Central Bank Digital Currency – the digital form of a national currency that tracks transactions within a government digital ledger – is an idea that seems to be losing whatever modicum of support it had among the general public in countries across the world. As Ari Patinkin and I write in RealClearMarkets, “from the U.S. to Europe to Africa – more and more of the general populace are rejecting CBDCs as they learn what they would entail and experience them in practice.” In the U.S., just 16 percent support a CBDC issued by the Federal Reserve, according to a recent Cato Institute poll. Opposition rises even further in the poll when Americans are informed that CBDCs can be used for nefarious tasks such as monitoring personal spending and controlling the ways people spend their money.
Yet we shouldn’t count out a U.S. imposition of CBDCs yet. For reasons of both ideology and rent-seeking on behalf of certain businesses, much of the political and financial elite supports them. This coalition of business and government officials supporting more state intervention is described in a popular new country song as the “Rich Men North of Richmond,” and its singer-songwriter Oliver Anthony also expressed the sentiments of many when he decried in a recent Free Press interview the cronyist “corporations who work with our government.” Yet this coalition motivated by both ideological and rent-seeking desires has ways ways of setting the stage for policy proposals to expand governmental powers.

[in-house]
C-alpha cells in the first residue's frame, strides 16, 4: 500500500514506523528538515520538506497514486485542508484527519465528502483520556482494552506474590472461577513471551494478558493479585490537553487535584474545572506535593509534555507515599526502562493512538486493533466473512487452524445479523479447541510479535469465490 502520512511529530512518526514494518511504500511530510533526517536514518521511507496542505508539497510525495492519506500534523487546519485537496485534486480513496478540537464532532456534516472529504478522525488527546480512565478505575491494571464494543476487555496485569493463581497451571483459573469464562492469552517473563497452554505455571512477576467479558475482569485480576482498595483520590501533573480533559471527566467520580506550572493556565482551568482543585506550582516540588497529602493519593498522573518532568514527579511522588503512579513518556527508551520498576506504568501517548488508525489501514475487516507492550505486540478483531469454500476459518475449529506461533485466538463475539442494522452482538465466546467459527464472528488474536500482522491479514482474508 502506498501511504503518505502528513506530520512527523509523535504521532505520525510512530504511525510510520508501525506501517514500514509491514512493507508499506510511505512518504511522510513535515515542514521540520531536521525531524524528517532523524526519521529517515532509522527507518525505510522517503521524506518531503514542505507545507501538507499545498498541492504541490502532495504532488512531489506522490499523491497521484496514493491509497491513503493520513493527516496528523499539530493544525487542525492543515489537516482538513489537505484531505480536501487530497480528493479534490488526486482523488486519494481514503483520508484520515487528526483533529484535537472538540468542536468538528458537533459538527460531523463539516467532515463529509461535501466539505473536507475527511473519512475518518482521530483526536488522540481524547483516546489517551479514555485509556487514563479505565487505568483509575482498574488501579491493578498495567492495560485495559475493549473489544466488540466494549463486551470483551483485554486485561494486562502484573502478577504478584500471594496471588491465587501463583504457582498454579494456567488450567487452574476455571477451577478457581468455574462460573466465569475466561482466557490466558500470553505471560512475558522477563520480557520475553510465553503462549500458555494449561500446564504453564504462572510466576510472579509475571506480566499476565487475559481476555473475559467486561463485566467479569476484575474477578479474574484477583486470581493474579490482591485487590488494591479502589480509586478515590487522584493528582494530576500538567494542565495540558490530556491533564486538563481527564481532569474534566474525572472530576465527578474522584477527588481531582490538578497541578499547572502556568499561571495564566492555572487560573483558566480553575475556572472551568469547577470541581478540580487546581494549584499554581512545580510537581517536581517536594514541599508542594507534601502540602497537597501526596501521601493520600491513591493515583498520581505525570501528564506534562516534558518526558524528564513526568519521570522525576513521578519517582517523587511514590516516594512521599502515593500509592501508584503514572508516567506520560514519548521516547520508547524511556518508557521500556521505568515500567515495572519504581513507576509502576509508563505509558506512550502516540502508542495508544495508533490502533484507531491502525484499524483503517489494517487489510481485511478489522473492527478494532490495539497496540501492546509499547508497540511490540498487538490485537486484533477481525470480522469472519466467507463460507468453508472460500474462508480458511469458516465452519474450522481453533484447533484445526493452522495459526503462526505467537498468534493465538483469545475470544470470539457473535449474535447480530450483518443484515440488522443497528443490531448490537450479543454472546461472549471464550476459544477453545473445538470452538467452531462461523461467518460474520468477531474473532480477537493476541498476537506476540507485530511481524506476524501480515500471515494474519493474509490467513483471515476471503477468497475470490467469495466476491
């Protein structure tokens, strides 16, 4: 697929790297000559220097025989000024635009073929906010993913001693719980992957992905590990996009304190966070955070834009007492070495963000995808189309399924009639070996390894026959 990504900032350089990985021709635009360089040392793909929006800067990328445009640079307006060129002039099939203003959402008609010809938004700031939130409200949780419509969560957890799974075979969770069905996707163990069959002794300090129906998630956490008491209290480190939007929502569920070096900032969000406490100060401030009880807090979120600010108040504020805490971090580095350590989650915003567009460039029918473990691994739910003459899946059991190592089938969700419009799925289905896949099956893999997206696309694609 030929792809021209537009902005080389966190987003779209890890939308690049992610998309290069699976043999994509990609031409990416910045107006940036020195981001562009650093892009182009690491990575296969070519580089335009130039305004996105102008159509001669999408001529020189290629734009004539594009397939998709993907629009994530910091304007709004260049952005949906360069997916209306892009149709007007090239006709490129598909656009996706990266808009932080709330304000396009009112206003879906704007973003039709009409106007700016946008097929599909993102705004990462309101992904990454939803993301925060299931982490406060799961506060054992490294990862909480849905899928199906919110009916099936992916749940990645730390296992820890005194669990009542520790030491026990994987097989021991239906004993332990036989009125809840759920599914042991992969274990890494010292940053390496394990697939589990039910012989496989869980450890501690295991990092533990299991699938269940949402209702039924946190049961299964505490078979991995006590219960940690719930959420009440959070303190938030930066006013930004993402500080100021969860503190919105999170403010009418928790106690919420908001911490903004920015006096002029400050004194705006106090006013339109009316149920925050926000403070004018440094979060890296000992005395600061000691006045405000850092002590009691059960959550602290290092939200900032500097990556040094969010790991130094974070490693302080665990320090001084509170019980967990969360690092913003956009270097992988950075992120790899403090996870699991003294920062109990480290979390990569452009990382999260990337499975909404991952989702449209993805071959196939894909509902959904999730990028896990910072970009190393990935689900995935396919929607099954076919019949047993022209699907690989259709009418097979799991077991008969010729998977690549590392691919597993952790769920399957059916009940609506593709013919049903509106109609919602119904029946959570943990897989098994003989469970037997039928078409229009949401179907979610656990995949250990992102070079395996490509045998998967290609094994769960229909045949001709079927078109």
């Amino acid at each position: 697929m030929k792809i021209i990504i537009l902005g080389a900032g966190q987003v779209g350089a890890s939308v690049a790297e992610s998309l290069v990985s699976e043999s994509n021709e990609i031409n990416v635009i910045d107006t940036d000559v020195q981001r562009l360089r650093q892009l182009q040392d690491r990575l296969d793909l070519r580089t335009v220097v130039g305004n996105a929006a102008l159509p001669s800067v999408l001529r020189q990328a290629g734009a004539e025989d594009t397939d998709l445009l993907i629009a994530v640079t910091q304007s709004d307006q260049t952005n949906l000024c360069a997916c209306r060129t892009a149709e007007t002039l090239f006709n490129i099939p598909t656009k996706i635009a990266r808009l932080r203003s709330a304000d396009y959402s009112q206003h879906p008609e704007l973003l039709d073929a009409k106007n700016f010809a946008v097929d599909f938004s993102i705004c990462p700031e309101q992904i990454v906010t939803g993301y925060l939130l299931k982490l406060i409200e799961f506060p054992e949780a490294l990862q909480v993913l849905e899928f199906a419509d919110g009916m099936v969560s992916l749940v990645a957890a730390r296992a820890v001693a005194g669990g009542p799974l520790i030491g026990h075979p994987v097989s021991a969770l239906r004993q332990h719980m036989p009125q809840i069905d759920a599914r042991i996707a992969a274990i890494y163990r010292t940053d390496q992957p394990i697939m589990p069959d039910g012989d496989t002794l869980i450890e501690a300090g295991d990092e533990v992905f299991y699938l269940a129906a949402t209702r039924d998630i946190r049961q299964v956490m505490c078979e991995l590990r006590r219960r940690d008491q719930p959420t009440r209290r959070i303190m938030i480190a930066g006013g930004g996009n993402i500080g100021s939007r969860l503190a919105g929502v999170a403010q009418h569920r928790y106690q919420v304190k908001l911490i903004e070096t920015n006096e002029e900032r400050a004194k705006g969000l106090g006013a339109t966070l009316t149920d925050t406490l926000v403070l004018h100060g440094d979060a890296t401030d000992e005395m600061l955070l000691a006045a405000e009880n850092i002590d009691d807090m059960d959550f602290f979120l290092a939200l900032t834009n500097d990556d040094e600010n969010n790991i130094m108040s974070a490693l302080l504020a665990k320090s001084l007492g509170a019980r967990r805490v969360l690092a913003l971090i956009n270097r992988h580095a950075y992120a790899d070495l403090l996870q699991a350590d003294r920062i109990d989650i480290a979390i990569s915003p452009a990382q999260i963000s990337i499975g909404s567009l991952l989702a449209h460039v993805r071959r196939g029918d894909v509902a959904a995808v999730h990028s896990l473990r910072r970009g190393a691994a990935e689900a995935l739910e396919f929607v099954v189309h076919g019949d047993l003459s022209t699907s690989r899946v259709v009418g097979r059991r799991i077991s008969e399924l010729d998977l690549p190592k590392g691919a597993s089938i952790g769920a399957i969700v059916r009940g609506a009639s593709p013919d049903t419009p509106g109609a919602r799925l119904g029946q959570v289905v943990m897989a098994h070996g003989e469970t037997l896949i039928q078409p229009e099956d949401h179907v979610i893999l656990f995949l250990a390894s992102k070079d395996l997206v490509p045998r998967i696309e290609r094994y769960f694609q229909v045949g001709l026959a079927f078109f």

Among these ways of ginning up support for CBDCs – as well as the Fed’s recently implemented FedNow payment system that raises similar concerns about privacy and government surveillance – is by finding supposed deficiencies in the private payment processing market and claiming a “market failure” justifies massive state intervention. Yet what advocates of CBDCs and FedNow rarely if ever acknowledge is that government regulations that distort markets are major factors in many of these deficiencies.
Exhibit A is the Durbin Amendment, which caused the number of unbanked Americans to soar. The measure was enacted in 2010 as part of the Dodd-Frank financial overhaul at the behest of Senate Majority Whip Dick Durbin (D-IL) and the lobbying of some very rich retail corporations north and south of Richmond: including WalmartWMT -0.1%, TargetTGT -0.6%, and the Walgreens drug store chain headquartered northwest of Richmond in suburban Chicago in Durbin’s home state. The Durbin Amendment created stringent price controls that prevent banks and credit unions from earning profits or even fixed costs on the interchange fees these financial institutions charge retailers to process debit card transactions.
Read the full article on Forbes.